Tea jar, 13 in. (33 cm) in height, stoneware, VC Spodumene glaze over Black Wash/Stain, wood/soda fired to cone 11, 2015.
For as long as I have been making pots, I have been interested in creating vessels with multiple components. The potter’s wheel was my introduction to clay, and most of my early works were wheel thrown and altered. My decision to start handbuilding exclusively was the result of both a natural progression from throwing and altering as well as my desire to incorporate more surface texture in my work. As this texture was originally influenced by the way clay stretches, cracks, and tears along the edges of a freshly rolled slab, the transition to slab construction came naturally to me. Handbuilding with slabs allows me more opportunities to experiment with form and work with various processes. New forms and adjustments in the scale and proportion of classic vessels have evolved from keeping a regular studio practice and my desire to constantly revise and make better functional pots.
As I first developed my tea jar while wheel throwing, early versions of this vessel were made from a bottomless cylinder thrown on the wheel and squared off. These early prototypes retain a few distinct differences from the newer, slab-built version. The earlier form lacked feet and rested flat on the table, with a lid that sat low in the gallery. Recent slab-built versions have added feet to give the jar more lift, as well as a thicker lid that sits atop the gallery to add more volume. In the past, I created texture by faceting the surface with a Surform tool and cutting deep negative spaces into the clay. A more organic type of texture is created in my newer form by layering slabs and staying loose while making. These progressions in my studio practice have helped me to develop more interesting forms and surfaces while still allowing me to capture the beauty of raw clay in the finished vessel.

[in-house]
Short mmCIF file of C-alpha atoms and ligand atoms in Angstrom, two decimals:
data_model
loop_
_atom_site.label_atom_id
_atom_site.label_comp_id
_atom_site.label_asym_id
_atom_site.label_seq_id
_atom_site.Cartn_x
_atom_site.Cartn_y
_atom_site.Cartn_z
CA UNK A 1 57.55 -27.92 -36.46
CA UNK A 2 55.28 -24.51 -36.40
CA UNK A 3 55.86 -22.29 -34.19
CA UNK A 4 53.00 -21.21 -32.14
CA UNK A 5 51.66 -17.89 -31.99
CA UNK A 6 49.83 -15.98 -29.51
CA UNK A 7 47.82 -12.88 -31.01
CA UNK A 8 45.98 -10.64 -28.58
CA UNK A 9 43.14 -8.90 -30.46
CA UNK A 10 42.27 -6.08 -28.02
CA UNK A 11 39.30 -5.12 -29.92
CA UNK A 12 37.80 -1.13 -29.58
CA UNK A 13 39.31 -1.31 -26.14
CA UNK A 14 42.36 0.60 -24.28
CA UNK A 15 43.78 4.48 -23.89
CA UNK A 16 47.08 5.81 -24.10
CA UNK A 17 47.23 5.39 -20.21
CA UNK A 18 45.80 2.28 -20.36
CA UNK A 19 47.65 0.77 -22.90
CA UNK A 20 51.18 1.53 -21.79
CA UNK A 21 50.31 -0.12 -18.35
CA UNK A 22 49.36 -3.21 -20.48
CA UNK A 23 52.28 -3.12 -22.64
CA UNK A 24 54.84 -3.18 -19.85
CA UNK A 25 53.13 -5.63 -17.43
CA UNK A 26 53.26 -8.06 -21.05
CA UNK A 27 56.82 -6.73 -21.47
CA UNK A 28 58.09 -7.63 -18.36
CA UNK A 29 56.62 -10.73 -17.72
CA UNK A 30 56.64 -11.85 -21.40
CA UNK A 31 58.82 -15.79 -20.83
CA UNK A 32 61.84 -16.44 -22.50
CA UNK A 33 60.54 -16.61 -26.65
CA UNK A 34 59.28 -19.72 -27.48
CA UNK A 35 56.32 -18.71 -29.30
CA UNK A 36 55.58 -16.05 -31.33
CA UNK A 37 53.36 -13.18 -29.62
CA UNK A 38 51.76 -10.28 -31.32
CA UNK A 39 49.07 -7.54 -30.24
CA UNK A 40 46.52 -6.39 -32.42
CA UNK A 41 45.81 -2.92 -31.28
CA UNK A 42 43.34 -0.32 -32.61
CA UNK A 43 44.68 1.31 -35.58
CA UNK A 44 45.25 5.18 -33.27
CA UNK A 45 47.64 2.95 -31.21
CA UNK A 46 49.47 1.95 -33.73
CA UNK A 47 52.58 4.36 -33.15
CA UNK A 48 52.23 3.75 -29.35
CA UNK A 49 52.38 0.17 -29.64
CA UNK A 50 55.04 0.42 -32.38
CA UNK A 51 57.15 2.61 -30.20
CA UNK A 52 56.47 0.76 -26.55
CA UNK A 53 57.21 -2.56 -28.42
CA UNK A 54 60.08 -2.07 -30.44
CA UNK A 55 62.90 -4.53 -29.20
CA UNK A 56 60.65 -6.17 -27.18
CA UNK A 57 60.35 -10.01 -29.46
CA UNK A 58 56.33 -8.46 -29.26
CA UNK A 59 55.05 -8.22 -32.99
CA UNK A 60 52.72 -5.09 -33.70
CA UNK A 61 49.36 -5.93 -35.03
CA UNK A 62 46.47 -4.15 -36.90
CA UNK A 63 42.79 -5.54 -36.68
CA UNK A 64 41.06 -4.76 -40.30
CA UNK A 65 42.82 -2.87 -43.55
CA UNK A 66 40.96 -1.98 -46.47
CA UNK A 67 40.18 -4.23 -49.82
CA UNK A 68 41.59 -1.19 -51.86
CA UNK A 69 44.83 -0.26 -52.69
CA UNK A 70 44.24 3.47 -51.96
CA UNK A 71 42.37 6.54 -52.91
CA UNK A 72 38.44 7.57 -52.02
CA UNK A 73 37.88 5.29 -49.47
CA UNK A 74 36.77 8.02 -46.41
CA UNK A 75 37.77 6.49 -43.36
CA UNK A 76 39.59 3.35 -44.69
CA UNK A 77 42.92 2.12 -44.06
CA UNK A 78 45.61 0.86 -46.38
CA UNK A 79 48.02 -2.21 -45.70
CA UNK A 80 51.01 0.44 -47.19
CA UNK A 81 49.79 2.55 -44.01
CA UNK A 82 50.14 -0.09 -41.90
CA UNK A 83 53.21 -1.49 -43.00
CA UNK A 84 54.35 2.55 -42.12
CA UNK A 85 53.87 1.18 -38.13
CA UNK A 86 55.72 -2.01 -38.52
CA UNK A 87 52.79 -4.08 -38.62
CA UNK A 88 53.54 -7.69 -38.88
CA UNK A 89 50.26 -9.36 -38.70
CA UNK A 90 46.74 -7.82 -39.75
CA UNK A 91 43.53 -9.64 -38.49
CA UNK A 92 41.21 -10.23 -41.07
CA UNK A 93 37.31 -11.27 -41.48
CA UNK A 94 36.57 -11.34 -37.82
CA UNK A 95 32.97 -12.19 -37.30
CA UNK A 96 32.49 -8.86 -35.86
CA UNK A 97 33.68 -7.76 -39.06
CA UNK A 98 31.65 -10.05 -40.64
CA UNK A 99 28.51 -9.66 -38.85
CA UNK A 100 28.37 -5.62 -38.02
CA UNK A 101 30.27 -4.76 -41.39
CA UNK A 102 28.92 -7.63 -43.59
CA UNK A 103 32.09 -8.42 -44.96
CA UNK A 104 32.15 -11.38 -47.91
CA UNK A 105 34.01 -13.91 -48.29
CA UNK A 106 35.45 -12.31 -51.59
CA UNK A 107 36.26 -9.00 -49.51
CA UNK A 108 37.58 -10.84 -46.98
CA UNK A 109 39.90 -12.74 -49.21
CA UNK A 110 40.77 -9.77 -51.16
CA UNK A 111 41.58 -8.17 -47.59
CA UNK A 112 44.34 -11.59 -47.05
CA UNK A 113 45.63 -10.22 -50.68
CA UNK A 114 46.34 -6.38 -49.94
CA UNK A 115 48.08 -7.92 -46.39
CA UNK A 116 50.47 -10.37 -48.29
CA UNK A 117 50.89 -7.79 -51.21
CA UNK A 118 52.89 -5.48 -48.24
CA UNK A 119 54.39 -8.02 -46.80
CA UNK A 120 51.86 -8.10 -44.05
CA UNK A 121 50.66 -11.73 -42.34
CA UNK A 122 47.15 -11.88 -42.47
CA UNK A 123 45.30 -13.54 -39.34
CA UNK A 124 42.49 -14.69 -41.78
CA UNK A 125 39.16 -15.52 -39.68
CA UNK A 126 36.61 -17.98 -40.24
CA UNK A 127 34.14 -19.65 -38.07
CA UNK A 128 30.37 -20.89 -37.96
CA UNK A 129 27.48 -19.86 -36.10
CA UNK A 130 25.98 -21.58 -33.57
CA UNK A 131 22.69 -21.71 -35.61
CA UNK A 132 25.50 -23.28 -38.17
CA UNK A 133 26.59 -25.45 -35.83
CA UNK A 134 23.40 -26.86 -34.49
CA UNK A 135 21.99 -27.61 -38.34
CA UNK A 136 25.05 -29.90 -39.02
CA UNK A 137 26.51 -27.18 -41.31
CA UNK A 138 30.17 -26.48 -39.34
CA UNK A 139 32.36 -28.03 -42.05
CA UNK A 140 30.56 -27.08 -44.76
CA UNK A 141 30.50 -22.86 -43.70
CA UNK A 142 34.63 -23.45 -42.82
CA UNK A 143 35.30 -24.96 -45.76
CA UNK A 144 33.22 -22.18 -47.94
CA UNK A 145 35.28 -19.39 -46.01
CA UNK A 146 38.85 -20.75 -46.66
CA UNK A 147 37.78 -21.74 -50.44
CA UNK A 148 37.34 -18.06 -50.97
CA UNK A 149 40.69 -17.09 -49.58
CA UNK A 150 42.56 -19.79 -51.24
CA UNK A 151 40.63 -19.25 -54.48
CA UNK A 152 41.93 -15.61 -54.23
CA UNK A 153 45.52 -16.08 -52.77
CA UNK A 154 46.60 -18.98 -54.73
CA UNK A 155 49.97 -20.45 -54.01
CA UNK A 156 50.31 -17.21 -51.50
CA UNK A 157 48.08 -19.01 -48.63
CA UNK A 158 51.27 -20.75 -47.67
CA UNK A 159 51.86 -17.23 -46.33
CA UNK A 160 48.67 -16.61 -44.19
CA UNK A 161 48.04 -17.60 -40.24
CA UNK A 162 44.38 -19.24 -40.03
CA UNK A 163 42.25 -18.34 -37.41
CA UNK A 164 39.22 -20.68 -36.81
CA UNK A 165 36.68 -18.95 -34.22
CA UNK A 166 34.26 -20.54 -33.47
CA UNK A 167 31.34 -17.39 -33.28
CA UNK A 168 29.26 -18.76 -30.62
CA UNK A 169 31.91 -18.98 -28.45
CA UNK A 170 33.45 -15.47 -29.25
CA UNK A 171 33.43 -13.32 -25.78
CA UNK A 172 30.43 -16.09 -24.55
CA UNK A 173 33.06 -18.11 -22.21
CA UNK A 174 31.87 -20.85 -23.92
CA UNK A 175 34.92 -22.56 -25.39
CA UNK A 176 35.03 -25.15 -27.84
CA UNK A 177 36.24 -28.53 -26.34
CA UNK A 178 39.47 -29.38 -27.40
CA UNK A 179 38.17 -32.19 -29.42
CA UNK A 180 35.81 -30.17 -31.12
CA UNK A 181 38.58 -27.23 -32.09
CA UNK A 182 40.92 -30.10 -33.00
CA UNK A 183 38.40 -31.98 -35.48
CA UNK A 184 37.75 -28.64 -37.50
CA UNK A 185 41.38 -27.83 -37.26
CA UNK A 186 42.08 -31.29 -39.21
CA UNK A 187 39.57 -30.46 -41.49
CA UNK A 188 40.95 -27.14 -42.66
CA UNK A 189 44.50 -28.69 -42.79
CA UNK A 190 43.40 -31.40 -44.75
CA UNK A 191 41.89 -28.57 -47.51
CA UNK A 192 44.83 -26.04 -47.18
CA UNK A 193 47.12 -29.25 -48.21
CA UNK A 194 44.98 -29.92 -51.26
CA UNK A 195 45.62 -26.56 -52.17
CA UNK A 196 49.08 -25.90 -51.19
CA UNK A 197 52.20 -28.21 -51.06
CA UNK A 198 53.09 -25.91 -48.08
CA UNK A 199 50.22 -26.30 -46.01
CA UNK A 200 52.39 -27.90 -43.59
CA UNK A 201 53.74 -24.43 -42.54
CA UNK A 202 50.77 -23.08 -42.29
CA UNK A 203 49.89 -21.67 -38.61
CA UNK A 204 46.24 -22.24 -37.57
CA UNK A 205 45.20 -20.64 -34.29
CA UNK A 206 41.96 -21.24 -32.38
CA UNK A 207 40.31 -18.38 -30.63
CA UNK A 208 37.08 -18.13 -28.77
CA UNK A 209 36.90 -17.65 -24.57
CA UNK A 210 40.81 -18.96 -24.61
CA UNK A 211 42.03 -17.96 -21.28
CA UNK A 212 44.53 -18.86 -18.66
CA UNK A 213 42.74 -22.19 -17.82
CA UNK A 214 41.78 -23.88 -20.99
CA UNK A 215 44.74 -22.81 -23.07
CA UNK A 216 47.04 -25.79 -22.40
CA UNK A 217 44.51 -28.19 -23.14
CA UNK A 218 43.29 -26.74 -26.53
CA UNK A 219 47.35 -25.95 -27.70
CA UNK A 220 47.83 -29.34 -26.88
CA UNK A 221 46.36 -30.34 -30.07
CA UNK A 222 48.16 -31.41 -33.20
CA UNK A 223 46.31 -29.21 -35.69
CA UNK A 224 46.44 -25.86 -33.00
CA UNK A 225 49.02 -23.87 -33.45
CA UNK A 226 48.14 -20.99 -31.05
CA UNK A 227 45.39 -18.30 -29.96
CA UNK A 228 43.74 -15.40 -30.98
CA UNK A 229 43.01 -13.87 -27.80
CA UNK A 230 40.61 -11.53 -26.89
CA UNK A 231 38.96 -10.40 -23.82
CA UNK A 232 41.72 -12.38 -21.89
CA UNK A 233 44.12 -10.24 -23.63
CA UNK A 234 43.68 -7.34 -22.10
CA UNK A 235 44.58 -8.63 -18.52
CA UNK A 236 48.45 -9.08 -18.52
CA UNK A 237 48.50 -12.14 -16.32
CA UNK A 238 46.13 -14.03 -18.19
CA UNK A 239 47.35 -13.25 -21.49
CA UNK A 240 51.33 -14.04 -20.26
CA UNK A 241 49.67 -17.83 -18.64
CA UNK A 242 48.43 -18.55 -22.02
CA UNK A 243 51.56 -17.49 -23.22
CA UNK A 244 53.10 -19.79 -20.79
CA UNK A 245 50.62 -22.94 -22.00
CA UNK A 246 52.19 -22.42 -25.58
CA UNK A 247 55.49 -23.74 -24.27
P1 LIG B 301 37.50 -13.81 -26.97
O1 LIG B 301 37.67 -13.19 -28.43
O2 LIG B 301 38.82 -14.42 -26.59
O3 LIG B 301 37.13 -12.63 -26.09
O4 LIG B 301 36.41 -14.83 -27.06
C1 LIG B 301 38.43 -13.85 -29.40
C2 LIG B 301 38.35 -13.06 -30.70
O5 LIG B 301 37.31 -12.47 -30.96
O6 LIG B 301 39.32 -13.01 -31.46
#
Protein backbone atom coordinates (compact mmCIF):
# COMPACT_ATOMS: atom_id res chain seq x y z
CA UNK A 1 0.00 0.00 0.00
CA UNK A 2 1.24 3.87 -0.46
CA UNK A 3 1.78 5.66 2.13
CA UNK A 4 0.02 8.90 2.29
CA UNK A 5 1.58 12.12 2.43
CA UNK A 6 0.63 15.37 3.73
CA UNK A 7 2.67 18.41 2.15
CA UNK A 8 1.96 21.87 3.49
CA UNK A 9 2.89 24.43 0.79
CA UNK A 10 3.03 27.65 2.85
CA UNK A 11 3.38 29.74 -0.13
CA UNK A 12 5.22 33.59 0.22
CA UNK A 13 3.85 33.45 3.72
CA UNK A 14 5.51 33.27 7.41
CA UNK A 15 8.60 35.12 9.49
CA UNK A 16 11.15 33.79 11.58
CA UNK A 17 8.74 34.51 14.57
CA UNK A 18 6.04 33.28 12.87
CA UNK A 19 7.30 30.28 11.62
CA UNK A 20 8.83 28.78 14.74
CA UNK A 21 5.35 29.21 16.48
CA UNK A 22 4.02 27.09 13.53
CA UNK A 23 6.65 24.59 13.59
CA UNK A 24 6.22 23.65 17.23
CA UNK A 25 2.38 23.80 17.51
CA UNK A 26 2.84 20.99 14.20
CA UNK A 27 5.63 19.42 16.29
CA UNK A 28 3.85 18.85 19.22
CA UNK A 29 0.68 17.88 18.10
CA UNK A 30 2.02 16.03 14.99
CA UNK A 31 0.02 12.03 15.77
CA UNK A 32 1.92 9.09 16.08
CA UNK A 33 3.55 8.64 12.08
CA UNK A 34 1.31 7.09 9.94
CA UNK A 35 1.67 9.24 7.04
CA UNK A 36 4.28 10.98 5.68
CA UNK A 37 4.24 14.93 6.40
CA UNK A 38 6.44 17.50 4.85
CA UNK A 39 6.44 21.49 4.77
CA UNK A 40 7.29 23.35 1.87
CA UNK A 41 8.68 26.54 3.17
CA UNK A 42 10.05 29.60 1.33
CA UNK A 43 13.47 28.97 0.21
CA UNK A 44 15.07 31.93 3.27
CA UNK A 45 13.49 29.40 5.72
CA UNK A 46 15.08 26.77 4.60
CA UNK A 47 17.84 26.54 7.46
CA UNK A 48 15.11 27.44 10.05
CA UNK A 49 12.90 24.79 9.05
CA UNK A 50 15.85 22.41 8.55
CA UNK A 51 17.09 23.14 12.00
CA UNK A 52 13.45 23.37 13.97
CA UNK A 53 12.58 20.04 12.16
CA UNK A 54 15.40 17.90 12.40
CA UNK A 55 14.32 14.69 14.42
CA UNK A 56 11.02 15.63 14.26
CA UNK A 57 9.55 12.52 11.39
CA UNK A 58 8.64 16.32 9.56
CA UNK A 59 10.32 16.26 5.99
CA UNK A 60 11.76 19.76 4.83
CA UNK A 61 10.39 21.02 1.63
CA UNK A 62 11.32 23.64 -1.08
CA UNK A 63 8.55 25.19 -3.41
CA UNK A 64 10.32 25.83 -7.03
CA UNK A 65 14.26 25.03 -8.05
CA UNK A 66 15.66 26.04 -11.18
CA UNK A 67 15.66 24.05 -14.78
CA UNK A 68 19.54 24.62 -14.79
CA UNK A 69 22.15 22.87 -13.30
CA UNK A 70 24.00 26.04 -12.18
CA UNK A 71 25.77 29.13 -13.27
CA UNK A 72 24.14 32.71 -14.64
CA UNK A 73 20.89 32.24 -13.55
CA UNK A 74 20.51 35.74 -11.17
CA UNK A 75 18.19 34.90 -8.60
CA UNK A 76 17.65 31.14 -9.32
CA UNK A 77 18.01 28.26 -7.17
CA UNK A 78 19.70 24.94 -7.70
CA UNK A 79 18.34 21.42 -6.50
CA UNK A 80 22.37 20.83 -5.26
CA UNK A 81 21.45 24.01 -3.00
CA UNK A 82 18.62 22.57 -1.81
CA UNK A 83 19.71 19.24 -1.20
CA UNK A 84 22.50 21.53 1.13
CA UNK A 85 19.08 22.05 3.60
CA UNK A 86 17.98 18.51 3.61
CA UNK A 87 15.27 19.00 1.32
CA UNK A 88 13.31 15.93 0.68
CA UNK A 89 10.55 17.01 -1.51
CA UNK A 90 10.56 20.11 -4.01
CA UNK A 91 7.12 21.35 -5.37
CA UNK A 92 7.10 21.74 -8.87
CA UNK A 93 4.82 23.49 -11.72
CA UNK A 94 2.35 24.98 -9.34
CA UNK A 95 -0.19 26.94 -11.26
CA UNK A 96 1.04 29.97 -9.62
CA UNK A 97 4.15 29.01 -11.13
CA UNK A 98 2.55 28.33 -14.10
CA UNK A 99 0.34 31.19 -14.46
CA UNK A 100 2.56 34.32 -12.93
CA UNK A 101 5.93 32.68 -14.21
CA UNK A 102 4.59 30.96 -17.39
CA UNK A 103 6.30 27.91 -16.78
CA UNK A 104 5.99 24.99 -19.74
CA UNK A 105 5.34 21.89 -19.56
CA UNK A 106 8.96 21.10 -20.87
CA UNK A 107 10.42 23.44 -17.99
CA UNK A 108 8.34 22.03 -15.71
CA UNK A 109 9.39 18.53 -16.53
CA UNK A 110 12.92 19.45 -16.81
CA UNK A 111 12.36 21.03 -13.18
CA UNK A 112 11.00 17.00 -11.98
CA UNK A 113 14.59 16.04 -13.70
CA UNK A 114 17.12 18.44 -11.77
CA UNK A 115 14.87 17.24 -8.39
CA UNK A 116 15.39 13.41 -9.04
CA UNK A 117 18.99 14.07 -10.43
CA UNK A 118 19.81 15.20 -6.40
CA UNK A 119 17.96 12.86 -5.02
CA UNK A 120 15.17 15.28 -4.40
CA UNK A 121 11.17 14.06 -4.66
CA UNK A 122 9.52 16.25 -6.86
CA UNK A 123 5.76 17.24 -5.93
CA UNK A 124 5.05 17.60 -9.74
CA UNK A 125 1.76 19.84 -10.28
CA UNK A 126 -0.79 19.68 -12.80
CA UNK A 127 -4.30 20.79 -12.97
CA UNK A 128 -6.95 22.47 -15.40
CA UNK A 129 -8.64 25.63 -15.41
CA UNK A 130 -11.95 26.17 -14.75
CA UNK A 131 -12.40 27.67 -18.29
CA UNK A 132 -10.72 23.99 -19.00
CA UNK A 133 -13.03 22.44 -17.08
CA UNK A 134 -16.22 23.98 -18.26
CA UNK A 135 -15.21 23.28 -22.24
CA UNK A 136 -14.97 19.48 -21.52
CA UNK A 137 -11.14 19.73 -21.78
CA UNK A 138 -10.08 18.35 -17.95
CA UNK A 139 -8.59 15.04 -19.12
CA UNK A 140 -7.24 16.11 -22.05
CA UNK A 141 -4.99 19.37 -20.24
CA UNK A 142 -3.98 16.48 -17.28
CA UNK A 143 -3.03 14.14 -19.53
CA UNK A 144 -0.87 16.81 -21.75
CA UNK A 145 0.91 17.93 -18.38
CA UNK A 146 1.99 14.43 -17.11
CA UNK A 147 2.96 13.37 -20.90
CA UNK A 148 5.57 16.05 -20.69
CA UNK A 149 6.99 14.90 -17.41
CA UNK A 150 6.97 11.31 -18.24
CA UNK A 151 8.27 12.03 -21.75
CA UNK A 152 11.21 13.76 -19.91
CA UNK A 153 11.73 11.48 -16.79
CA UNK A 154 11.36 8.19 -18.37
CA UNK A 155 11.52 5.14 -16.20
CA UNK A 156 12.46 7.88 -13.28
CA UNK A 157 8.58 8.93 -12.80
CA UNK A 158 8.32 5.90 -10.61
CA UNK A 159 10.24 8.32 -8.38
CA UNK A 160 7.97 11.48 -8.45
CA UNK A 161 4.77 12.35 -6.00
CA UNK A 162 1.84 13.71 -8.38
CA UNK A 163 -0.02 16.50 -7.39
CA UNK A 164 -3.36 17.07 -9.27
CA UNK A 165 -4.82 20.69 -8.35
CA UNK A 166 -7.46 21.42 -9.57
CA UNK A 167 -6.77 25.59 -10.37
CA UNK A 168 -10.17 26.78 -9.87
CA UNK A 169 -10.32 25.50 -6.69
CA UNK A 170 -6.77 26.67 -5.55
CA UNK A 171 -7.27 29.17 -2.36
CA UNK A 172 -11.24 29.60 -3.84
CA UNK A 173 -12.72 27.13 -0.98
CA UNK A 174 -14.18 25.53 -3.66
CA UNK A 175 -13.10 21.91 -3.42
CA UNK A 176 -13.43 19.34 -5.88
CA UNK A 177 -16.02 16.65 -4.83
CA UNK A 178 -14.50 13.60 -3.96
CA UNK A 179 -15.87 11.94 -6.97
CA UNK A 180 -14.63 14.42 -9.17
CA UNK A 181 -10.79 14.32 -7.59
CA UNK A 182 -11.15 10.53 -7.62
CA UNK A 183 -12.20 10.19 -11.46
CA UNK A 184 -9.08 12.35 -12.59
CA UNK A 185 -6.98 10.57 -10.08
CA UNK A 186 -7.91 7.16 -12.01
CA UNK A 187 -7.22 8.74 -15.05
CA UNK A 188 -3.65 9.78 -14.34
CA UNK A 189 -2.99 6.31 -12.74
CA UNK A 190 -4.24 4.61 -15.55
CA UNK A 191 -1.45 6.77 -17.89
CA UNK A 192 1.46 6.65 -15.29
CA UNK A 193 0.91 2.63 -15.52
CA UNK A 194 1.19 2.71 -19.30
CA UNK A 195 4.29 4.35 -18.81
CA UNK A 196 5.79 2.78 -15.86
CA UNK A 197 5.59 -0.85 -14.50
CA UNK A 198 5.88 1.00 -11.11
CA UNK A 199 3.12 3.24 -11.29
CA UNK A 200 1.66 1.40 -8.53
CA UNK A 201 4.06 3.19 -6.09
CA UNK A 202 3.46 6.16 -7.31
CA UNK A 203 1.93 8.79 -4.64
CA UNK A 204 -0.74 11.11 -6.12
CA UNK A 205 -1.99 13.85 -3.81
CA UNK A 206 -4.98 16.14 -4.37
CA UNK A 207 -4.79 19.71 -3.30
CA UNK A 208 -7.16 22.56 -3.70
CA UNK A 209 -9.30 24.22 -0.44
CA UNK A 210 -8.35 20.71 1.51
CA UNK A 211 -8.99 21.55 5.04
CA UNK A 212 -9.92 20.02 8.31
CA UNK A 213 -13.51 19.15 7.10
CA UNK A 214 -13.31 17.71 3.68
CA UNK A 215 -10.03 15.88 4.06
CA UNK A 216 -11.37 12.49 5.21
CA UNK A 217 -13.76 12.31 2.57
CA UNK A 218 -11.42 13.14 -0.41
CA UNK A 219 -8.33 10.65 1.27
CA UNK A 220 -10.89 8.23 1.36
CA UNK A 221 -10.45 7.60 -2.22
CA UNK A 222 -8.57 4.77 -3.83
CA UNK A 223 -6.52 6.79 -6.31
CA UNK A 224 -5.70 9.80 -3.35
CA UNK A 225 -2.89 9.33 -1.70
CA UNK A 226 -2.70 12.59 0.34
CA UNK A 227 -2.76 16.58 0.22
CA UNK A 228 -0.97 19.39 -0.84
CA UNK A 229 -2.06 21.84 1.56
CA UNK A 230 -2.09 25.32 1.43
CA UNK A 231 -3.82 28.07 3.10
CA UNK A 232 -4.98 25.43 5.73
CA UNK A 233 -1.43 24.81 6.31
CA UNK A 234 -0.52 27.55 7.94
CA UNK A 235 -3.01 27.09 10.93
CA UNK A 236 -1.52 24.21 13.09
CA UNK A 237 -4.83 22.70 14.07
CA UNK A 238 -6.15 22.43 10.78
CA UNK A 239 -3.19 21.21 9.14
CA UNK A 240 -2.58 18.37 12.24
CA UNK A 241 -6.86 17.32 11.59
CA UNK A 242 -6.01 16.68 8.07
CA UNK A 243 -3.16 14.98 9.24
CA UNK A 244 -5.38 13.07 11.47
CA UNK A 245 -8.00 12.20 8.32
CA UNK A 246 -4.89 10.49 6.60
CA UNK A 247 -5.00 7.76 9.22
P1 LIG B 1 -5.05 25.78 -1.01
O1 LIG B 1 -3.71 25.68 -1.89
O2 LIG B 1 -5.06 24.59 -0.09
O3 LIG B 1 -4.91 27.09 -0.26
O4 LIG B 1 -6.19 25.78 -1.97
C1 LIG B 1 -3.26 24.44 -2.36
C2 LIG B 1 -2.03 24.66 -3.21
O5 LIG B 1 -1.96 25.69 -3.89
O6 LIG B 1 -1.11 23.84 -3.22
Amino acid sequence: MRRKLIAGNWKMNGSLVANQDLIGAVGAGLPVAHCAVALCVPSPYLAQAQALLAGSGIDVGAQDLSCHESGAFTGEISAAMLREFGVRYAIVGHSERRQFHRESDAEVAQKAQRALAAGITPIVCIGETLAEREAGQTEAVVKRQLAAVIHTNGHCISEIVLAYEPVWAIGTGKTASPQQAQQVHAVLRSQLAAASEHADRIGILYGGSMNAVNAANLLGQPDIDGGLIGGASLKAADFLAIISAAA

1 Use three tar-paper templates to cut out ten slab components for the jar. 2 Thin out the top slab used to create a textured layer, then cut negative shapes out of the slab using a wooden rib. 3 Score the back of the top slab, apply slip and place it over the plain inner slab.
4 After compressing the slab to reinforce the join, use the template and a knife to cut the slab to size again. 5 Shape and compress the side using a square bisque mold and a pony roller. 6 After creating and shaping the second side to the jar, place one of the narrow rectangular slabs in the middle of the two after scoring and adding slip to the edges, then compress the join.